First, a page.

PMCID: PMC3566564  PMID: 23151582
23.  Prediction of Altered 3′- UTR miRNA-Binding Sites from RNA-Seq Data: The Swine Leukocyte Antigen Complex (SLA) as a Model Region 
PLoS ONE  2012;7(11):e48607.
The SLA (swine leukocyte antigen, MHC: SLA) genes are the most important determinants of immune, infectious disease and vaccine response in pigs; several genetic associations with immunity and swine production traits have been reported. However, most of the current knowledge on SLA is limited to gene coding regions. MicroRNAs (miRNAs) are small molecules that post-transcriptionally regulate the expression of a large number of protein-coding genes in metazoans, and are suggested to play important roles in fine-tuning immune mechanisms and disease responses. Polymorphisms in either miRNAs or their gene targets may have a significant impact on gene expression by abolishing, weakening or creating miRNA target sites, possibly leading to phenotypic variation. We explored the impact of variants in the 3′-UTR miRNA target sites of genes within the whole SLA region. The combined predictions by TargetScan, PACMIT and TargetSpy, based on different biological parameters, empowered the identification of miRNA target sites and the discovery of polymorphic miRNA target sites (poly-miRTSs). Predictions for three SLA genes characterized by a different range of sequence variation provided proof of principle for the analysis of poly-miRTSs from a total of 144 M RNA-Seq reads collected from different porcine tissues. Twenty-four novel SNPs were predicted to affect miRNA-binding sites in 19 genes of the SLA region. Seven of these genes (SLA-1, SLA-6, SLA-DQA, SLA-DQB1, SLA-DOA, SLA-DOB and TAP1) are linked to antigen processing and presentation functions, which is reminiscent of associations with disease traits reported for altered miRNA binding to MHC genes in humans. An inverse correlation in expression levels was demonstrated between miRNAs and co-expressed SLA targets by exploiting a published dataset (RNA-Seq and small RNA-Seq) of three porcine tissues. Our results support the resource value of RNA-Seq collections to identify SNPs that may lead to altered miRNA regulation patterns.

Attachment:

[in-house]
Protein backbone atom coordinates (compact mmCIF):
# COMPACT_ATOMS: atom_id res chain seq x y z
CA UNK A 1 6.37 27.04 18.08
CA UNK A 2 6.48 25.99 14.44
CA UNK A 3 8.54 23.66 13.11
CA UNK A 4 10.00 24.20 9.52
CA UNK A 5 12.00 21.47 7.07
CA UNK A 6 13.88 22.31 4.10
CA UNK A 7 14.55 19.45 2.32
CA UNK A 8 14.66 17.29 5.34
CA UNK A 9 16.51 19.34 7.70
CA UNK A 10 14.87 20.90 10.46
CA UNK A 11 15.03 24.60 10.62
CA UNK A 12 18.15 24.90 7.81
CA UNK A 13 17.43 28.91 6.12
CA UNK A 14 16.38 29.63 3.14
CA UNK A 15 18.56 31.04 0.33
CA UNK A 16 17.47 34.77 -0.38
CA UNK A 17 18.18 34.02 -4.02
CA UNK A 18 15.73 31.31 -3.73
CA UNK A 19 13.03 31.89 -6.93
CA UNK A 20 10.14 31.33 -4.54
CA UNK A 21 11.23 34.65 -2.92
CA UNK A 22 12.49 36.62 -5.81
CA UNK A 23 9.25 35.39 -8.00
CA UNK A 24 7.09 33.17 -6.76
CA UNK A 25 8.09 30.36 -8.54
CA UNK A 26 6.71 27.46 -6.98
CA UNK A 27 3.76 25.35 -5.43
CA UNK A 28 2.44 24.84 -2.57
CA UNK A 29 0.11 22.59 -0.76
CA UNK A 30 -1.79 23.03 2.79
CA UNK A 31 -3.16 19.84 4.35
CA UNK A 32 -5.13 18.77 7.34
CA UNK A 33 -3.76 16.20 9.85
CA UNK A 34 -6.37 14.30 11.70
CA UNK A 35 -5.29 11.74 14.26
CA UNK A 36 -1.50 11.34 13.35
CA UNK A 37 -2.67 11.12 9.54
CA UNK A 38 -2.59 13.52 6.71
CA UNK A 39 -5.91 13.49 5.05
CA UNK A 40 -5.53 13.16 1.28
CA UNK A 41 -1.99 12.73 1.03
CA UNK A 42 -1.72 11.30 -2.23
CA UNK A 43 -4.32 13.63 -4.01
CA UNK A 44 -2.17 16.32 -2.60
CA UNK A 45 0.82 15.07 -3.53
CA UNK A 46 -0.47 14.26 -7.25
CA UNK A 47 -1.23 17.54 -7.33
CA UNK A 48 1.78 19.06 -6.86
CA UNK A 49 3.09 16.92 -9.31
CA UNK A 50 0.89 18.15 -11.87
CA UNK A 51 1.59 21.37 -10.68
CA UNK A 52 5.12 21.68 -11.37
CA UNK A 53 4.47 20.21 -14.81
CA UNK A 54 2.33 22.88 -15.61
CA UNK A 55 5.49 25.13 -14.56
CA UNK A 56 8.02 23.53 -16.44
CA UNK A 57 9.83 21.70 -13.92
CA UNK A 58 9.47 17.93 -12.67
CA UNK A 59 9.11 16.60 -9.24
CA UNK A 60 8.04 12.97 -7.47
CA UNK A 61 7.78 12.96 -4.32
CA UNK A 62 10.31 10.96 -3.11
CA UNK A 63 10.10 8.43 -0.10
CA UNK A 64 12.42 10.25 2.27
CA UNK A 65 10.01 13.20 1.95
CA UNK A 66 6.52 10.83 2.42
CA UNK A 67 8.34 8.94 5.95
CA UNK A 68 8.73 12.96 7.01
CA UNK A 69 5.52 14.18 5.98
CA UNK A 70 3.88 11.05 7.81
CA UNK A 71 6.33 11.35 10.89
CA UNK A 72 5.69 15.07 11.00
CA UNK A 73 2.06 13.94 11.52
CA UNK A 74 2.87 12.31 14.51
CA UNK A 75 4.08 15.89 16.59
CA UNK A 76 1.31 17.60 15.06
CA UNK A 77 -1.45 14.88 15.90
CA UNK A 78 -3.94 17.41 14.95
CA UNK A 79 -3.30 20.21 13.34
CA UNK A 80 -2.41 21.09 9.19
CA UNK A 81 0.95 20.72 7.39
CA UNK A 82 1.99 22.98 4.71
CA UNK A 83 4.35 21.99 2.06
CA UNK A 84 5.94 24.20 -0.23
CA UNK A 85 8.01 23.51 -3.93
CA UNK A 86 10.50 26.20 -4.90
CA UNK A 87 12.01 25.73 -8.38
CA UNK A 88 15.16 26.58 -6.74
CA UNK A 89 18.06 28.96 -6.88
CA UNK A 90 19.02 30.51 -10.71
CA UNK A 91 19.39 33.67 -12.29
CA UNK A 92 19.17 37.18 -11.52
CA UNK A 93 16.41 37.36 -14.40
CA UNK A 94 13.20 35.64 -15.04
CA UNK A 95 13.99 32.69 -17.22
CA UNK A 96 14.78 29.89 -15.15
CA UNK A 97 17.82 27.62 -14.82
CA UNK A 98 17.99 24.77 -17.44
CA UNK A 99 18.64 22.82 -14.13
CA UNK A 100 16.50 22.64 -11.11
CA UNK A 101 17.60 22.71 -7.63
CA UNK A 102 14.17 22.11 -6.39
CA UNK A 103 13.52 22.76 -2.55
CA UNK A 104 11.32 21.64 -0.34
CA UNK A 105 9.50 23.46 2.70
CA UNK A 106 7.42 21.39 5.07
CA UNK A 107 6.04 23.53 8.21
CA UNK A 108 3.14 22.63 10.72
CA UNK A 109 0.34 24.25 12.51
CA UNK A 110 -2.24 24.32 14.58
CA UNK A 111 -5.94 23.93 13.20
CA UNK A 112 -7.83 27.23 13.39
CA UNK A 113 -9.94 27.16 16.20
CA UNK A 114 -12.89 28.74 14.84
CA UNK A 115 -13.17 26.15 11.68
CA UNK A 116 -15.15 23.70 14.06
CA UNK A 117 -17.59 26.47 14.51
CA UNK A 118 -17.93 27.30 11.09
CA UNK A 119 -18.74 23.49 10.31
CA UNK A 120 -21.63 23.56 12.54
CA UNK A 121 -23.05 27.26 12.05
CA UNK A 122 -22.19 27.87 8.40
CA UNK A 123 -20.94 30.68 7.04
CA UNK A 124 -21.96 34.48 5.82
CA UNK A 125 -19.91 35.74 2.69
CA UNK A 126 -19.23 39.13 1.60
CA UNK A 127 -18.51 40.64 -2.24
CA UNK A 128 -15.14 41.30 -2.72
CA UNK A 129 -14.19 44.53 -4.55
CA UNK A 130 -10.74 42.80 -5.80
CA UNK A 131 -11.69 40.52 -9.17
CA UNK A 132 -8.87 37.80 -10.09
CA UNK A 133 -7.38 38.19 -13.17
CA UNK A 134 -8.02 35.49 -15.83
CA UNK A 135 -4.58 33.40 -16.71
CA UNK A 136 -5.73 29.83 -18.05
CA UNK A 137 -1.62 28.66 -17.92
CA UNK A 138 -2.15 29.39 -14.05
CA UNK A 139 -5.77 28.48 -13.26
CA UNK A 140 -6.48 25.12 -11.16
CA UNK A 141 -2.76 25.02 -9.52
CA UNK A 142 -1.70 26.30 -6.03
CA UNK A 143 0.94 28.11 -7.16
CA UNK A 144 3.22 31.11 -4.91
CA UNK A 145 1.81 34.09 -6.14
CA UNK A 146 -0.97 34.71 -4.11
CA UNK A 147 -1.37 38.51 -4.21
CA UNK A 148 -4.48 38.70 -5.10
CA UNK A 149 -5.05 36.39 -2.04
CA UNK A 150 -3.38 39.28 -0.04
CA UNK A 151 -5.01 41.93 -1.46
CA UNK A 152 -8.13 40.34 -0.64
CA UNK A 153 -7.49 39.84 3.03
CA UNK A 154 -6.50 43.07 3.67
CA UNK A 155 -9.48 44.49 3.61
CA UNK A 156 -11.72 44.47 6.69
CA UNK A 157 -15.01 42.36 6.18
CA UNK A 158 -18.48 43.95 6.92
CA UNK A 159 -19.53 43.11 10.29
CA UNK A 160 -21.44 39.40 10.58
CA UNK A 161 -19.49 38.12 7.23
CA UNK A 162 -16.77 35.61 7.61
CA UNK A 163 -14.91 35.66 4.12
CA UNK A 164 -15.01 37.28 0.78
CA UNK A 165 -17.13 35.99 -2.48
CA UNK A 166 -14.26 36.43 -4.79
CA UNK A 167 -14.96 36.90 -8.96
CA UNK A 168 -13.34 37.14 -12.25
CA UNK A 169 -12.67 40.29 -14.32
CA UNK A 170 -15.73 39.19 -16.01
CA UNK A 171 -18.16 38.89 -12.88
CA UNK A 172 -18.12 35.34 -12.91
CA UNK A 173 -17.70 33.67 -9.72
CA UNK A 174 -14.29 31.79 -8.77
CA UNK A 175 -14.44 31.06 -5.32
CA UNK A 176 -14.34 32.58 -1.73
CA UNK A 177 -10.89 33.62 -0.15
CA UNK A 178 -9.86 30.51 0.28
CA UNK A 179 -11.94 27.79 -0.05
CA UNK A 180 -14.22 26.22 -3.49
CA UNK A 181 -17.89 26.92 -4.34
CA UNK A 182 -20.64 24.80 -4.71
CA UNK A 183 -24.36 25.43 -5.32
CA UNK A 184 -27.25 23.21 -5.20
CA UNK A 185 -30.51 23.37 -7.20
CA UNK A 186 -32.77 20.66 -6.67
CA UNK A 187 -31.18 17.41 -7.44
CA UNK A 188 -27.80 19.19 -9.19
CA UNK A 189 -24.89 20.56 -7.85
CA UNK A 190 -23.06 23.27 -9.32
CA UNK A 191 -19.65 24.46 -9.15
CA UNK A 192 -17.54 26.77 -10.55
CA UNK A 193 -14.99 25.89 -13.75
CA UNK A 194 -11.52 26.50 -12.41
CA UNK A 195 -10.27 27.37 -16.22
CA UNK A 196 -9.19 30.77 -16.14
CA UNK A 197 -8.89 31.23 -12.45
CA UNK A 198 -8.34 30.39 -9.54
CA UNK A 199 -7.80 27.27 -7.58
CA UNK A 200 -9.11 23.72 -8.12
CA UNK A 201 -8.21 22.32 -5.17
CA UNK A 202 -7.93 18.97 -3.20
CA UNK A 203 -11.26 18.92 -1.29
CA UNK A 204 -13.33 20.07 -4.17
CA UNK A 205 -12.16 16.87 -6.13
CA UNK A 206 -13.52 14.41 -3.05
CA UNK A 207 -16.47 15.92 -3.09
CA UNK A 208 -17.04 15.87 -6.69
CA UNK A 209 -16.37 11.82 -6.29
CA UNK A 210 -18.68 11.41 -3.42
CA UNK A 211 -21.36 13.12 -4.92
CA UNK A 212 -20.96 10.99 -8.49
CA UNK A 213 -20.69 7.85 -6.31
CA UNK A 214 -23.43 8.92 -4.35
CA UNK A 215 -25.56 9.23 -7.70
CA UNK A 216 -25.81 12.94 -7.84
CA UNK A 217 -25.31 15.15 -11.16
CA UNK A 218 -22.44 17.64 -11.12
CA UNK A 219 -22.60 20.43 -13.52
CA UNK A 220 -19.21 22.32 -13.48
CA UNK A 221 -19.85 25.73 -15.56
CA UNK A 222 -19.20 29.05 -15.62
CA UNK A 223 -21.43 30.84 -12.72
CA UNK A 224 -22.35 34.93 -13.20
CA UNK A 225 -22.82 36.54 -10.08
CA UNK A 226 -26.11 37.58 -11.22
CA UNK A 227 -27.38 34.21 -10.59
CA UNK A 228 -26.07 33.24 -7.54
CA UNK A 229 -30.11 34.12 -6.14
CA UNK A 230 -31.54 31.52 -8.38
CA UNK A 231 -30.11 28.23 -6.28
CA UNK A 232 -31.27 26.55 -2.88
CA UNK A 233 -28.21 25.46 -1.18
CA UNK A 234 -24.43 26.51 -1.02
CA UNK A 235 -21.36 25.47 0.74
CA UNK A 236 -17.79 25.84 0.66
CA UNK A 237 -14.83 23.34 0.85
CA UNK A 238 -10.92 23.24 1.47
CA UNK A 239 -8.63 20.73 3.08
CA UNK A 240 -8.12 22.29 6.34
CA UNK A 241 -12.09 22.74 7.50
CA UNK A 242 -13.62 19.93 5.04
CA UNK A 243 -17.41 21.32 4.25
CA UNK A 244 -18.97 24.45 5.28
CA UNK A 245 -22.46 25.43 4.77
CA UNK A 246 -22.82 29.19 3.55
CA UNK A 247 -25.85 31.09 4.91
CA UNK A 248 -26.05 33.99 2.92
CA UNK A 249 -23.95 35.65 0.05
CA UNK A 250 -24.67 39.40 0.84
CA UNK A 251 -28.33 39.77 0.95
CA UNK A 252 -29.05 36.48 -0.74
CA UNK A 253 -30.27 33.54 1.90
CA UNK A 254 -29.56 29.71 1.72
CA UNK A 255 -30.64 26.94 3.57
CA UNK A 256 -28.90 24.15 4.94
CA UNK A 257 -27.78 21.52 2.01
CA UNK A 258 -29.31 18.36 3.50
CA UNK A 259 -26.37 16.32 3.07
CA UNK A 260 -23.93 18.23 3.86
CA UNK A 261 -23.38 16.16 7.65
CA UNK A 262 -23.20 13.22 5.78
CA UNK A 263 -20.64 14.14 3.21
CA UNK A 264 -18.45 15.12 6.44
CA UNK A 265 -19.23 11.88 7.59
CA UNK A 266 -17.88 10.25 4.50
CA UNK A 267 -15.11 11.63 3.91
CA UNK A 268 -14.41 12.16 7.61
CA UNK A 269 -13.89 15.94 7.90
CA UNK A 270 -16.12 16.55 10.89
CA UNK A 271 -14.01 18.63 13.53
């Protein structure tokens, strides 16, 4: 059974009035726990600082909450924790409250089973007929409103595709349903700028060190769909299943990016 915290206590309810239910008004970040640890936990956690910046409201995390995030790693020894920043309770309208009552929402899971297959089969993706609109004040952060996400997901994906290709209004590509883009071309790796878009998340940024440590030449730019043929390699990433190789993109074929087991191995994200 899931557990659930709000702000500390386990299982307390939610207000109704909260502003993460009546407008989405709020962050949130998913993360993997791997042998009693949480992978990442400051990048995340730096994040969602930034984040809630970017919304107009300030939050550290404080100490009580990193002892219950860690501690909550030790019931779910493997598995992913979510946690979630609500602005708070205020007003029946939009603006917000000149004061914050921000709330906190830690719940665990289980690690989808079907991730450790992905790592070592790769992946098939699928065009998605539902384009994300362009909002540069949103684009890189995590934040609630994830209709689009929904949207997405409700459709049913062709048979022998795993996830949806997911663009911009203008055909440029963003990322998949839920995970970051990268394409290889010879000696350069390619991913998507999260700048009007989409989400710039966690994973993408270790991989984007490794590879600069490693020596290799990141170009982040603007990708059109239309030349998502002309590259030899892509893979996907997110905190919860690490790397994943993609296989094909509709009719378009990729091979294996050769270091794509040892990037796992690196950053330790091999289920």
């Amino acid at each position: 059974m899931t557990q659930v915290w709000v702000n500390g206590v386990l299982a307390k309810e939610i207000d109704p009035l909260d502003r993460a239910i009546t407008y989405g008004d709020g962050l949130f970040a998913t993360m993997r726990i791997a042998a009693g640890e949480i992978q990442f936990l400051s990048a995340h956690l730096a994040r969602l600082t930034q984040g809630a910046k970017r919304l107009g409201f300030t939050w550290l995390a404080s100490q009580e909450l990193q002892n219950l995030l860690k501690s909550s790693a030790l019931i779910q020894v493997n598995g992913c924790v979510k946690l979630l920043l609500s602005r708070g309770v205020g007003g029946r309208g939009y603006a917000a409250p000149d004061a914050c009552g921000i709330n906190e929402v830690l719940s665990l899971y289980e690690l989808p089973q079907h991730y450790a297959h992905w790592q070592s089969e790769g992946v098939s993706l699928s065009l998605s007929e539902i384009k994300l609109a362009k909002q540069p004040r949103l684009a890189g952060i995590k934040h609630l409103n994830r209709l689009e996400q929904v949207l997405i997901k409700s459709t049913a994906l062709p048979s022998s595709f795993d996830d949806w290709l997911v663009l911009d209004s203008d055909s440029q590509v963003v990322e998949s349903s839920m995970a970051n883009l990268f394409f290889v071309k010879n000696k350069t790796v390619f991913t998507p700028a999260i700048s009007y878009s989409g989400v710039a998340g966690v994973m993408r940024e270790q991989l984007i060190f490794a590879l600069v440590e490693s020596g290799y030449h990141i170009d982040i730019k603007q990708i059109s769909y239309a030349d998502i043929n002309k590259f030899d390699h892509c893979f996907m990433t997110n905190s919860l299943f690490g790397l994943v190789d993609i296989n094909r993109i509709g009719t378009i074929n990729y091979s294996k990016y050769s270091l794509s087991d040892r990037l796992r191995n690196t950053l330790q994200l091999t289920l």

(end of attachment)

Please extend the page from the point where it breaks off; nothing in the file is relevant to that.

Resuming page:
PMCID: PMC3490867  PMID: 23139801
24.  Use of Genome Sequence Information for Meat Quality Trait QTL Mining for Causal Genes and Mutations on Pig Chromosome 17 
The newly available pig genome sequence has provided new information to fine map quantitative trait loci (QTL) in order to eventually identify causal variants. With targeted genomic sequencing efforts, we were able to obtain high quality BAC sequences that cover a region on pig chromosome 17 where a number of meat quality QTL have been previously discovered. Sequences from 70 BAC clones were assembled to form an 8-Mbp contig. Subsequently, we successfully mapped five previously identified QTL, three for meat color and two for lactate related traits, to the contig. With an additional 25 genetic markers that were identified by sequence comparison, we were able to carry out further linkage disequilibrium analysis to narrow down the genomic locations of these QTL, which allowed identification of the chromosomal regions that likely contain the causative variants. This research has provided one practical approach to combine genetic and molecular information for QTL mining.
PMCID: PMC3268380  PMID: 22303339
meat quality QTL; pig chromosome 17; integrated analysis
25.  Whole genome analysis of infectious bovine keratoconjunctivitis in Angus cattle using Bayesian threshold models 
BMC Proceedings  2011;5(Suppl 4):S22.
Infectious bovine keratoconjunctivitis (IBK), also known as pinkeye, is characterized by damage to the cornea and is an economically important, lowly heritable, categorical disease trait in beef cattle. Scores of eye damage were collected at weaning on 858 Angus cattle. SNP genotypes for each animal were obtained from BovineSNP50 Infinium-beadchips. Simultaneous associations of all SNP with IBK phenotype were determined using Bayes-C that treats SNP effects as random with equal variance for an assumed fraction (π=0.999) of SNP having no effect on IBK scores. Bayes-C threshold models were used to estimate SNP effects by classifying IBK into two, three or nine ordered categories. Magnitudes of genetic variances estimated in localized regions across the genome indicated that SNP within the most informative regions accounted for much of the genetic variance of IBK and pointed out some degree of association to IBK. There are many candidate genes in these regions which could include a gene or group of genes associated with bacterial disease in cattle.
PMCID: PMC3108217  PMID: 21645302